And then we added abortion and euthanasia into the mix. We were taking an entirely normal peace-movement approach, and expanding it to those issues, on the grounds that this is obvious when opposing socially-approved killing.
I was active in the later years of Pro-lifers for Survival, and I was at its final meeting where the Seamless Garment Network was established, so I know who we were. We weren’t long-time pro-lifers that decided what we really needed to do was expand to all issues of killing. We were long-time peace activists who were having the roof fall in on us when we told fellow peace and justice advocates that we wanted to make an anti-abortion case.
We joked that we were communist on Mondays, Wednesdays, and Fridays, but fascist on Tuesdays, Thursdays, and Saturdays.
When Pro-lifers for Survival tried to join the National Mobilization for Survival, a coalition against the nuclear arms race, the Boston chapter said that all pro-lifers were “racist, classist, misogynist anti-choice reactionaries.” We made t-shirts with that, and danced a conga line to it, which is why I still have it memorized all these years later. We weren’t easily intimidated.
We had, and still have, trouble with peace organizations not allowing us to participate in tables or marches or sponsorships because of our anti-abortion stand. By contrast, participating in pro-life events, while not entirely trouble-free, has more often been a matter of just signing up, as the single-issue folks tend to be happy to have an all-hands-on-deck approach.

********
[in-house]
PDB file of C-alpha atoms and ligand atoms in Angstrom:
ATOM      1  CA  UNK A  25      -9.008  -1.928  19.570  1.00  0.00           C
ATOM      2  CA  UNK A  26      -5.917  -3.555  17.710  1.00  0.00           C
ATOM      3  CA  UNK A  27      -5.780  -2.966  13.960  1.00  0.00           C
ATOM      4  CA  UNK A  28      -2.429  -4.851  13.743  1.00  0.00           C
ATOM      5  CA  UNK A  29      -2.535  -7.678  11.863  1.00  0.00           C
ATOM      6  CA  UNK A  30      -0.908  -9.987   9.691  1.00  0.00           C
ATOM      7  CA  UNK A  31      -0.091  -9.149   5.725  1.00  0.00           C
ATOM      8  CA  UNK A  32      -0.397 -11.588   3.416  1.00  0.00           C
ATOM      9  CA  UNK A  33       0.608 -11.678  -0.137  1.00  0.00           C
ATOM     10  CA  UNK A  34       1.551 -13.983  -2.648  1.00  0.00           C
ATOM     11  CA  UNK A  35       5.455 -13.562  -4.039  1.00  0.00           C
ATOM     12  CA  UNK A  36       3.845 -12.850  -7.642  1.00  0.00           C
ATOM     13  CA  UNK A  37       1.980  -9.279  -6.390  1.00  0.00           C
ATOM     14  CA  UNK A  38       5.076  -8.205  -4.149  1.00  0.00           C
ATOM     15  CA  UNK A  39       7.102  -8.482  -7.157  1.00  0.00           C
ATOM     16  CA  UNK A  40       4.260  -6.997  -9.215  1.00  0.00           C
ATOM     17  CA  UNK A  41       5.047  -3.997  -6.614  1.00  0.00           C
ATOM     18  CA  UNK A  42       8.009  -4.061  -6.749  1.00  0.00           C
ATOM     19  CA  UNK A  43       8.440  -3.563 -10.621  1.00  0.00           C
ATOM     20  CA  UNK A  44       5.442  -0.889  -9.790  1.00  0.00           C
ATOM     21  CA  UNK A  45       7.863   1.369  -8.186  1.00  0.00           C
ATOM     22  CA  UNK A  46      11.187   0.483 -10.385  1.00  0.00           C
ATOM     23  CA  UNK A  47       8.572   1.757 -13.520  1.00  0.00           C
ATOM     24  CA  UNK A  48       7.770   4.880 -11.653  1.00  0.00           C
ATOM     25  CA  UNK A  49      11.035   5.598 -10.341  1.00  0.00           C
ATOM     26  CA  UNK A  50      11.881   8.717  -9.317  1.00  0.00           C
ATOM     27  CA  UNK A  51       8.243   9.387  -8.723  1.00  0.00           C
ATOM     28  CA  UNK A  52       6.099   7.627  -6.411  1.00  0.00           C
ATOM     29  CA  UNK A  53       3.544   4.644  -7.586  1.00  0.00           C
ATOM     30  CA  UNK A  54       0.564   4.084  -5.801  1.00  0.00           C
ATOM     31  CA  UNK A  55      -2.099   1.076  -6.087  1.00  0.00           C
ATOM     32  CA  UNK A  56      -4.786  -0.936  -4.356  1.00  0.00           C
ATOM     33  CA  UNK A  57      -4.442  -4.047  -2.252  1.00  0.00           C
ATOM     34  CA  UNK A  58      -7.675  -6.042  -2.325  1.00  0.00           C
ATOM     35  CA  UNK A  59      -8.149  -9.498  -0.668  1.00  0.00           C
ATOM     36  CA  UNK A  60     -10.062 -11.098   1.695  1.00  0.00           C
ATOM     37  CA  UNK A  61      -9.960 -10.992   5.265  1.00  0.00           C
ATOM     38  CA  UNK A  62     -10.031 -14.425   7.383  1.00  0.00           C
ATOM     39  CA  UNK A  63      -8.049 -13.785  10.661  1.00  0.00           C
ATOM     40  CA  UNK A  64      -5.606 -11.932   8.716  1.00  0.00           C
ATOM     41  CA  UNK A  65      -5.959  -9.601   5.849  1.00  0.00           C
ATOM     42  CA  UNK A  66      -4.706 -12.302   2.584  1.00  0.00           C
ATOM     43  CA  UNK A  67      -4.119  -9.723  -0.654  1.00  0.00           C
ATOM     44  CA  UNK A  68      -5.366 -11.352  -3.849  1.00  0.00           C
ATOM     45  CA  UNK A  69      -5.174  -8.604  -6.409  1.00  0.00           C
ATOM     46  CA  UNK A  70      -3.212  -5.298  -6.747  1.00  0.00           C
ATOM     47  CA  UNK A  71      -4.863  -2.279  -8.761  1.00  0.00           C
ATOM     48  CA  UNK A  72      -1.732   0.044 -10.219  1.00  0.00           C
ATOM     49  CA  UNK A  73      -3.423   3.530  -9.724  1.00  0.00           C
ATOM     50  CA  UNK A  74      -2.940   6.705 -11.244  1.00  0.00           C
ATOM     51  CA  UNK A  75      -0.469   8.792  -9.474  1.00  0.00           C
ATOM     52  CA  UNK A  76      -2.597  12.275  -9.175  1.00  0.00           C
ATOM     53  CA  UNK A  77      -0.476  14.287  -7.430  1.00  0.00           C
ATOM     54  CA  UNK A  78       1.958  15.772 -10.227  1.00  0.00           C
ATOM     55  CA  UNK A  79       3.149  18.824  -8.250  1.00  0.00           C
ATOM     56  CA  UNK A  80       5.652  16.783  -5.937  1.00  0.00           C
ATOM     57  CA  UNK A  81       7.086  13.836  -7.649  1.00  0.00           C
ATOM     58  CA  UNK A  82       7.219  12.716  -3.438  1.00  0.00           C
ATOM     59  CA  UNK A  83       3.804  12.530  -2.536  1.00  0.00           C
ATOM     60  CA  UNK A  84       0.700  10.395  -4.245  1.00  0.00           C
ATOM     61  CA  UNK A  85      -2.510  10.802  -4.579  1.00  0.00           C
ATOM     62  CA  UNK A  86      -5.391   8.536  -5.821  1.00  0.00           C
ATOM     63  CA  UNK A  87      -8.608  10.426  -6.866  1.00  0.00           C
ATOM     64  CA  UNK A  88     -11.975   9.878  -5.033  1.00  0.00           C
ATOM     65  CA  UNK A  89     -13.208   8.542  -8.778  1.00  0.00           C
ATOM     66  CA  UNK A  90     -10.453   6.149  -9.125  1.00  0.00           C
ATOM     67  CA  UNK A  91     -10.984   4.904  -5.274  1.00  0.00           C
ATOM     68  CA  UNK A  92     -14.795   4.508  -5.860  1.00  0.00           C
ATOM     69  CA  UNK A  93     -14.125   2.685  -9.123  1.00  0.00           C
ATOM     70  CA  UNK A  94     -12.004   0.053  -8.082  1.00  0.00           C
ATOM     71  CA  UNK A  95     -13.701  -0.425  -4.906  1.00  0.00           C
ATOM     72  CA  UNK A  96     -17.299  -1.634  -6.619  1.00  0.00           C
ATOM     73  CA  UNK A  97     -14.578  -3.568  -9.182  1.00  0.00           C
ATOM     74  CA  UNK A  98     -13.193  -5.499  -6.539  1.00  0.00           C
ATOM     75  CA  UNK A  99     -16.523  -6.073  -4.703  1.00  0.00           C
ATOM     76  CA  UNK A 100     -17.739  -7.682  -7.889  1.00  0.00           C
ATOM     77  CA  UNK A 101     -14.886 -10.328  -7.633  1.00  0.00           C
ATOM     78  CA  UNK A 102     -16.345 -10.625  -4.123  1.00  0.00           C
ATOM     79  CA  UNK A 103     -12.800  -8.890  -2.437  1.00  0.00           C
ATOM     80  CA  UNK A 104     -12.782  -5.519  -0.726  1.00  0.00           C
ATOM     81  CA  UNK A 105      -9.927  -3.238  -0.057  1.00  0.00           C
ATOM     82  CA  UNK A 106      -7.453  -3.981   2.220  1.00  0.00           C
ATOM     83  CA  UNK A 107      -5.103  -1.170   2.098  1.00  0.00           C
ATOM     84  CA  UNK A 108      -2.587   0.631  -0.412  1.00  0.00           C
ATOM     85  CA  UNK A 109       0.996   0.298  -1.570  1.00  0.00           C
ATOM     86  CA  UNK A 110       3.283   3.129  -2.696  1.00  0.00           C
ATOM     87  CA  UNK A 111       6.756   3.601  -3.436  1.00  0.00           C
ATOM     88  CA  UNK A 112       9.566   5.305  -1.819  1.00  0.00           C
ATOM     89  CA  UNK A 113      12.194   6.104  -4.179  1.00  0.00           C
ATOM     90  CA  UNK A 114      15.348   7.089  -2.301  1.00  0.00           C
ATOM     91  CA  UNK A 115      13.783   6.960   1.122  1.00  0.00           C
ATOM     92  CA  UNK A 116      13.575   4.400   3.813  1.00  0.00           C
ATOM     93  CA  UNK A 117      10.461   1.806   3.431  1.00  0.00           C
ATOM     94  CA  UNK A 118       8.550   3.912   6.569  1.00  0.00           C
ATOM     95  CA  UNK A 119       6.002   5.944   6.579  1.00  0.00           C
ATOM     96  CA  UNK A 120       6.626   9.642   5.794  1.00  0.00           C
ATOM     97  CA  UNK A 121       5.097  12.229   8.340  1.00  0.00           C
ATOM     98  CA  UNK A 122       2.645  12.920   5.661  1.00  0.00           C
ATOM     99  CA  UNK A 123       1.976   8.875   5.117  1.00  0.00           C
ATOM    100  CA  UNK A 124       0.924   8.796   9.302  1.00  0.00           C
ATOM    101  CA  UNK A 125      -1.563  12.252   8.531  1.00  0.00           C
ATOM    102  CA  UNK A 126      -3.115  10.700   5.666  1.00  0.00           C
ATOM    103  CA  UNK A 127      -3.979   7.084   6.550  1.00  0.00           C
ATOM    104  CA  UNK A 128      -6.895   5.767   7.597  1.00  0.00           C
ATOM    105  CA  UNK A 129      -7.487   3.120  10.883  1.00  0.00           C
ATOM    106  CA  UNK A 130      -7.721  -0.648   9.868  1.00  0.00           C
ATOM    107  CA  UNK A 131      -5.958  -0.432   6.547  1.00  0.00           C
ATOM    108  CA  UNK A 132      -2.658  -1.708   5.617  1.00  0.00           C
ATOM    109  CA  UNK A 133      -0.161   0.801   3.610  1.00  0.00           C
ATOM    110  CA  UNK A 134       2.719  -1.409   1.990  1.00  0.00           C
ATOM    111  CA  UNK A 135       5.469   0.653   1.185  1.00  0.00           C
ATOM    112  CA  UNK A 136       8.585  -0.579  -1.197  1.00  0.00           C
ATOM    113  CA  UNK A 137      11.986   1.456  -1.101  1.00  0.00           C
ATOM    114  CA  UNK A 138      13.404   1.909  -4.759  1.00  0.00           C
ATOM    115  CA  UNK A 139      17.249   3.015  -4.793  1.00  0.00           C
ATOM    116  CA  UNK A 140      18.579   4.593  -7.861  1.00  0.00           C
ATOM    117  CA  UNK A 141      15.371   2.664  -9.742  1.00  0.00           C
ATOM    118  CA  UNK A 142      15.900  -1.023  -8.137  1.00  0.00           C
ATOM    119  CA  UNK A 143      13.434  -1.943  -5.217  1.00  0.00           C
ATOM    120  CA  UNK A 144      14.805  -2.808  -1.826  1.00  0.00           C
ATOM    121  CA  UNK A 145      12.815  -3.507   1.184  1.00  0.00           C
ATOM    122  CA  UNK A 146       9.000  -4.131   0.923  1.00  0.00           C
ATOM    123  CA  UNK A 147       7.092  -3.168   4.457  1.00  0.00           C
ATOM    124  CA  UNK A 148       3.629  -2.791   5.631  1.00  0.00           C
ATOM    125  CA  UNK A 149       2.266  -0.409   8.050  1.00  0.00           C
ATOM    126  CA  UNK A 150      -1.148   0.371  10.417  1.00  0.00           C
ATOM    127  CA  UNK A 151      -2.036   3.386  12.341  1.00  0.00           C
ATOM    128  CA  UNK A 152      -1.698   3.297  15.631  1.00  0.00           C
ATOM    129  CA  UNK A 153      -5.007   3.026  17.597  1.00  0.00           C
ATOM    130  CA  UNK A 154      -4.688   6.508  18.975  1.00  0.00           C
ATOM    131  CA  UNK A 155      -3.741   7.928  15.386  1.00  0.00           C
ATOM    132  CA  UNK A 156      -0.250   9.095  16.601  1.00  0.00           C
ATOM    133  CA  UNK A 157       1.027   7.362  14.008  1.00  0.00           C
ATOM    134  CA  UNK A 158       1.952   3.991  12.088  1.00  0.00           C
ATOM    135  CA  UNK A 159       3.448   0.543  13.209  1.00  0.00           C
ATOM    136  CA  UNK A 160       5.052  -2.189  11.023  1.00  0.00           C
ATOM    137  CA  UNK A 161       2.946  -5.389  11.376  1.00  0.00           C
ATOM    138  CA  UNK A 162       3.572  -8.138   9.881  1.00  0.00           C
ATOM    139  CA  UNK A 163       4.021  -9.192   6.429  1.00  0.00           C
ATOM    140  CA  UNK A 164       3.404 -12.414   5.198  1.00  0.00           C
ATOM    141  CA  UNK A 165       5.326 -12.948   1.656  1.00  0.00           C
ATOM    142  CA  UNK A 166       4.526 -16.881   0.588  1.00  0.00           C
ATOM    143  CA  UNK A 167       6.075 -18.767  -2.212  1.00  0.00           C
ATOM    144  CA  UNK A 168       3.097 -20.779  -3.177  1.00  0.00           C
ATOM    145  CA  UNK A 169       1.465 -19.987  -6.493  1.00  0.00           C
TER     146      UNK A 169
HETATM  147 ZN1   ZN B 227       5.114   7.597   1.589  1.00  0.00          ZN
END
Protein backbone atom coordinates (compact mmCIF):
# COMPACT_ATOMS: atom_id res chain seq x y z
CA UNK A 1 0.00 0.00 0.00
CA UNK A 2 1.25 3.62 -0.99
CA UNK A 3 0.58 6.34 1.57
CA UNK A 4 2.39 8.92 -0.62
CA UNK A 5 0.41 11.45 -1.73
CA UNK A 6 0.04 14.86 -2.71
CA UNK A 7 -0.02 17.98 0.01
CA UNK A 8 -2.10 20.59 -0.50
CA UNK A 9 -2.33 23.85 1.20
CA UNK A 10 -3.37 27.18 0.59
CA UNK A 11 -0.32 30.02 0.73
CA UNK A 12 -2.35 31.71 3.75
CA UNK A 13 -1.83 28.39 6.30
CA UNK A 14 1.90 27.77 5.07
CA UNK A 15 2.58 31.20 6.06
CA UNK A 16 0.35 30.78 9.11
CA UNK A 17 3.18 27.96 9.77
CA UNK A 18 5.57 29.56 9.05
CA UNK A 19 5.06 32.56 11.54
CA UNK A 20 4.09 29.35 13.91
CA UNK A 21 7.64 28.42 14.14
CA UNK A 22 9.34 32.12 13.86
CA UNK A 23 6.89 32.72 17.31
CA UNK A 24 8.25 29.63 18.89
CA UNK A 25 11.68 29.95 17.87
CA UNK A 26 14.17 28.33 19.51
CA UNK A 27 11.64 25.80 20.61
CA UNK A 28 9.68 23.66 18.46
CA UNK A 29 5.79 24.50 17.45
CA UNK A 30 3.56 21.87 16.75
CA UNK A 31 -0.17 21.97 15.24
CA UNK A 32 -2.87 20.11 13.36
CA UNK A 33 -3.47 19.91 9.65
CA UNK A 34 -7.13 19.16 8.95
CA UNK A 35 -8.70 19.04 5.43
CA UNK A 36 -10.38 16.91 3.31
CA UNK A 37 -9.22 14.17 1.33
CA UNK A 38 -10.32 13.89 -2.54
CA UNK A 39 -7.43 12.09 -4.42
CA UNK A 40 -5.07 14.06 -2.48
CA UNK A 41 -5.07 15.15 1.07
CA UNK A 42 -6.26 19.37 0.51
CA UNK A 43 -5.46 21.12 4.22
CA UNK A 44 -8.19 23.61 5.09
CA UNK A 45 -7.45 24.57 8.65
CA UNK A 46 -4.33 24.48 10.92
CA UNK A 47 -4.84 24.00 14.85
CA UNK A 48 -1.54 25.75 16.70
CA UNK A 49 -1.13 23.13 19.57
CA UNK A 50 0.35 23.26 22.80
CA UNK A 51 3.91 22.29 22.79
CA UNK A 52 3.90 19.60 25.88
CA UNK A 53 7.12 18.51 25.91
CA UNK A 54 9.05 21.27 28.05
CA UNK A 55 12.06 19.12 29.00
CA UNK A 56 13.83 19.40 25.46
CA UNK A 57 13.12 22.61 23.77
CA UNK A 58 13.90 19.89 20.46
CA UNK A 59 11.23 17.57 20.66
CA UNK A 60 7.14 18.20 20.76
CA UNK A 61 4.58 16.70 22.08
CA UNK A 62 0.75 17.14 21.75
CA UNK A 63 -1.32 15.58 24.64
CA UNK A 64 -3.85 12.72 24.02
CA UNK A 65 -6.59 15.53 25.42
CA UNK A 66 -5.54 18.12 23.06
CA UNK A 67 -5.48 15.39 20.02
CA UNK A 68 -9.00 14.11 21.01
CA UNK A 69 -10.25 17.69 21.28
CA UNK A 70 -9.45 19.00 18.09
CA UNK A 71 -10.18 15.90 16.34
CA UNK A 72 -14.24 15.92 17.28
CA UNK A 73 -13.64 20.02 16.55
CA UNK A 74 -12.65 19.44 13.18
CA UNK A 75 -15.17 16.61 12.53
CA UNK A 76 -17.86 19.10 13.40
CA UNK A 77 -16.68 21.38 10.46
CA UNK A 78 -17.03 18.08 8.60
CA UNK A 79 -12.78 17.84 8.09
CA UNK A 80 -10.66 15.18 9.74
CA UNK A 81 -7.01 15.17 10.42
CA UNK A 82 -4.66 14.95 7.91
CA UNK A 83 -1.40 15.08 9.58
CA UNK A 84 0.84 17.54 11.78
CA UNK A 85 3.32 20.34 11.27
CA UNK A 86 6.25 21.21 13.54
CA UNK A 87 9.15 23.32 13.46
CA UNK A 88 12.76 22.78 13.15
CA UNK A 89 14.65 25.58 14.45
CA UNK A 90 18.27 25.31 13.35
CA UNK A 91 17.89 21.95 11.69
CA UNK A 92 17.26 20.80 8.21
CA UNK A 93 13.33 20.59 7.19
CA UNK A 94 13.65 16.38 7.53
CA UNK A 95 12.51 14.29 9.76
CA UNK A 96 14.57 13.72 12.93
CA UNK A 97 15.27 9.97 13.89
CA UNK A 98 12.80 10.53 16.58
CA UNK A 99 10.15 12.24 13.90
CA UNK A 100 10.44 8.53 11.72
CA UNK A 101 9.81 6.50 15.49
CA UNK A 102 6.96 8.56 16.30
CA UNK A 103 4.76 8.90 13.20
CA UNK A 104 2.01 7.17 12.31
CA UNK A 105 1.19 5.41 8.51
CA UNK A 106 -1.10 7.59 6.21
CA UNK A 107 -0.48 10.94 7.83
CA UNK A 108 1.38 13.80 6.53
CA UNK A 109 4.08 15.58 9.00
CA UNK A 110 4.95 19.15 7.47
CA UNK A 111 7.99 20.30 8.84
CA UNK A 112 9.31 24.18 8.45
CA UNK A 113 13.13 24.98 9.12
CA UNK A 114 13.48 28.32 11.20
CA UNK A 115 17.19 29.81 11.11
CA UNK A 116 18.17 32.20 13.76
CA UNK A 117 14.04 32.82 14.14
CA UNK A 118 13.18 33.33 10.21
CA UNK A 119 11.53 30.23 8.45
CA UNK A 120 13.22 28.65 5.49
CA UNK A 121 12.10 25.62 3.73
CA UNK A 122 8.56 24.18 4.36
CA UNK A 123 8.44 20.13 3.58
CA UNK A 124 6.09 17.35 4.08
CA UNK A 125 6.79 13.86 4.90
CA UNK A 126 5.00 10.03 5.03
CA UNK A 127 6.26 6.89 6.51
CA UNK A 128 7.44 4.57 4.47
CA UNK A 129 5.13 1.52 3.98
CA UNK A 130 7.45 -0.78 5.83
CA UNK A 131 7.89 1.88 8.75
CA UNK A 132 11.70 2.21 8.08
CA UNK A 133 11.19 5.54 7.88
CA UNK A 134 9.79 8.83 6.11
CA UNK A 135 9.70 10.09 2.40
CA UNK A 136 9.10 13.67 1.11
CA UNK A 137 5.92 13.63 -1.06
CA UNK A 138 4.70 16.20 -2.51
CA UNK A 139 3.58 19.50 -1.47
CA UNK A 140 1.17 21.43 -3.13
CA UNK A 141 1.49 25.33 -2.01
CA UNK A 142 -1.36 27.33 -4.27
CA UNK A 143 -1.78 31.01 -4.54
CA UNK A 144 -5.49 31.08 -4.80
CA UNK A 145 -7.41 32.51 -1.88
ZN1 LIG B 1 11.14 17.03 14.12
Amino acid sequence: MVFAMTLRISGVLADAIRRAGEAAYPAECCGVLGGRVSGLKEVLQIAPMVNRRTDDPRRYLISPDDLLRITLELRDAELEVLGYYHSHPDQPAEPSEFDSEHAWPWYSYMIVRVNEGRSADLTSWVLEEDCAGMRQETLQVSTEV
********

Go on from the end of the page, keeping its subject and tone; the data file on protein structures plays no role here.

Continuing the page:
So I see the answer to the questions as: the term “consistent life” is because we were communicating to pro-lifers that we were pro-life, because that’s a crucial point for them, and we were communicating to peace and justice activists that we were pro-life because that’s the difference we were advocating for and needed to get across. And this was so clearly what we needed to do in both cases that it didn’t occur to me otherwise.
But there’s a problem that’s bedeviled us from the start: the use of consistency not for persuasion but for attack.
There are some people (several politicians spring to mind) for whom inconsistency is a fair criticism, and their inability to catch the underlying moral principles of the pro-life position raises questions about their sincerity even when considering just the abortion issue alone. Dialog and persuasion are called for.
But consistency includes solidarity with pre-born children along with everyone else. Instead, we see the idea of consistency used as an attack weapon against those whose major focus is to protect those children, by people who are thereby proposing that such children aren’t important enough to be anyone’s focus.
There are a vast number of hard-working activists who are generally and rightly sick of it. Too often they hear “These anti-choice people aren’t really pro-life, they’re just pro-birth. They don’t care about anyone after birth. If they were really pro-life they’d also oppose X, Y, and Z, like I do.”
Mind you, this would be happening whether the consistent life ethic existed or not. Those who want to argue against the pro-life position are bound to come up with such thoughts.
And I’ve watched in horror as people do exactly this: they use the consistent life ethic to attack the right-to-life movement as not being good enough to suit them. Pro-lifers naturally resent this when it’s used as an attack.
I explain over and over again that this is a grotesque abuse of the consistency concept, which is meant to challenge people to think through more issues with the same moral principles – not disparage people for being on different sides of the political spectrum. I explain to pro-lifers, but they have the experience of having to put up with this. I explain to people who are misusing the CLE that way, but they’re speaking to crowds that cheer them on for saying such things. I explain and explain. I’m trying to hold back the ocean with a broom.
Therefore . . .